Welcome to another edition of DOP Updates, an email sent to members and stakeholders in our Department of Pathology (DOP) with the hope of sparking conversations around things that matter in our journey to transform the experience of patients and families today and tomorrow. Please send me an email if you have something that you would like to include in a future edition of Updates.
Shuffling along the nearly deserted hallway at a slow and agonizing pace, his small misshapen shoes served as testimony to the orthopedic nightmare that lay within. His right arm tightly wrapped in a splint was rendered all but useless. The large ears that hung from his head had long ago outrun the size of his face but were well matched to the long droop of his jowls. Sad eyes permanently downcast as his large and unwieldy cane tapped an unsteady cadence that matched his gait.
I watched and slowed a bit. This is what awaits those who survive. In him was my father surrendering to all of his 90 years . . . imagining himself a burden to those who loved him most.
He tentatively lifted his eyes and peered into my own through large wire-rimmed glasses. I reached deep within to beam a smile that broadcast compassion and love rather than the things that dwell too much in my heart. He quickly looked away, seemingly hurt that anyone would pity his plight before knowing who he remains at his core.
. . . and then I prayed.
Stories are an important part of the human experience. For as long as I can remember I’ve loved listening to stories told by others, usually tuning in to The Moth Radio Hour, This American Life, and TED talks on the weekend to hear strangers share pieces of their journey to educate and enlighten others that they might somehow change the world. Stories often inspire us and help us peak into corners of the world that would otherwise remain opaque or dark. Our Patients and Families Advisory Council (PFAC) is learning the power of stories to bring us closer to understanding that the needs of patients and families are the needs that matter most in all that we do whether it be the care we offer today, education of those who will care for us, or the discoveries that will change the lives of patients not yet born. Indeed it was on Thursday, March 24, 2016 that members of our MiP3 project spent an hour with Linda Larin to learn more about the stories in her book, Inspired to Change. Improving Patient Care One Story at a Time, that the very idea of a PFAC was born! More recently members of our PFAC opened a dialogue with leadership at StoryCorps’ Legacy project to understand how we might partner with them to more effectively catalogue and archive the stories that unfold around us every day so that we can tap them more regularly to maintain the momentum of our quest to transform the experience of our patients and families from a pathology platform.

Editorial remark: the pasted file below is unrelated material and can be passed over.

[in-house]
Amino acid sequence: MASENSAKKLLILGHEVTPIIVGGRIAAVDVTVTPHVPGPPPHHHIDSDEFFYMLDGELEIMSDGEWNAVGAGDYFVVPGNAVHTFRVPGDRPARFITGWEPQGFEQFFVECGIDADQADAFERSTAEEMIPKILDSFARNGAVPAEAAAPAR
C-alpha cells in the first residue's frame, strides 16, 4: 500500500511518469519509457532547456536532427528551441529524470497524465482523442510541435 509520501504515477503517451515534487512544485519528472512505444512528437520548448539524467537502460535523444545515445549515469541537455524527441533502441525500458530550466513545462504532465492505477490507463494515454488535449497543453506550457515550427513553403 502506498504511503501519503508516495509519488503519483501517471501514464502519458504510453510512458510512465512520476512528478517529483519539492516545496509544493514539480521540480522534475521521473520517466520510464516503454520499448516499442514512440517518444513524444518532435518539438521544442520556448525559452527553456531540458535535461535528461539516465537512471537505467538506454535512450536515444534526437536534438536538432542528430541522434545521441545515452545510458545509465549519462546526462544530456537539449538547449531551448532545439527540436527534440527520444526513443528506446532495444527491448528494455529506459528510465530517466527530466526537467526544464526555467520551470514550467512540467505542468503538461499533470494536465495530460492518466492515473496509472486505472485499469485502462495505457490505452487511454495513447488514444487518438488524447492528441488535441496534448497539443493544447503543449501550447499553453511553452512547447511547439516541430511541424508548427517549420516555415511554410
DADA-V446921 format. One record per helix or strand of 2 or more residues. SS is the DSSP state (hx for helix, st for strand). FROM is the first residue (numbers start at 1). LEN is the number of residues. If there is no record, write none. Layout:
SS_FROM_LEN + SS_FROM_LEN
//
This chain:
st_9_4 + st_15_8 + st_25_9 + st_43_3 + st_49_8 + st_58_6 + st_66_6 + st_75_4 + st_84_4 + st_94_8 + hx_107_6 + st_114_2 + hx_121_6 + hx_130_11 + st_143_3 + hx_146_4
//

And yet it is not the tellers of stories, but those who hear them who are most responsible for translating the experience of others into the actions that might change the world. In an entertaining and thought-provoking TED talk entitled, If a story moves you, act on it, Sisonke Msimang (head of programs for the Centre for Stories) reminds us that stories are not a substitute for facts and by themselves solve little. She describes are growing appetite for stories as a trend that carries risks should we confuse listening with action. Her talk will demand a little less than 13 minutes of your time, and is worth the investment given the increasing use of stories – some true to real experiences while others increasingly conflate fiction with facts – to move listeners to action in all sectors of our lives.
She concludes that, “it is justice that makes the world a better place, not stories” and asks three things of those who are the listeners rather than the tellers of stories.
She finishes by quoting Alice Walker who reminded us to, “Look closely at the present that you are constructing, it should look like the future you are dreaming.”
Thanks for tuning in to this edition of DOP Updates. Send me an email if you have comments, concerns or questions about today’s message or have something else you’d like to contribute to a future edition. In the meantime, let’s be careful out there . . .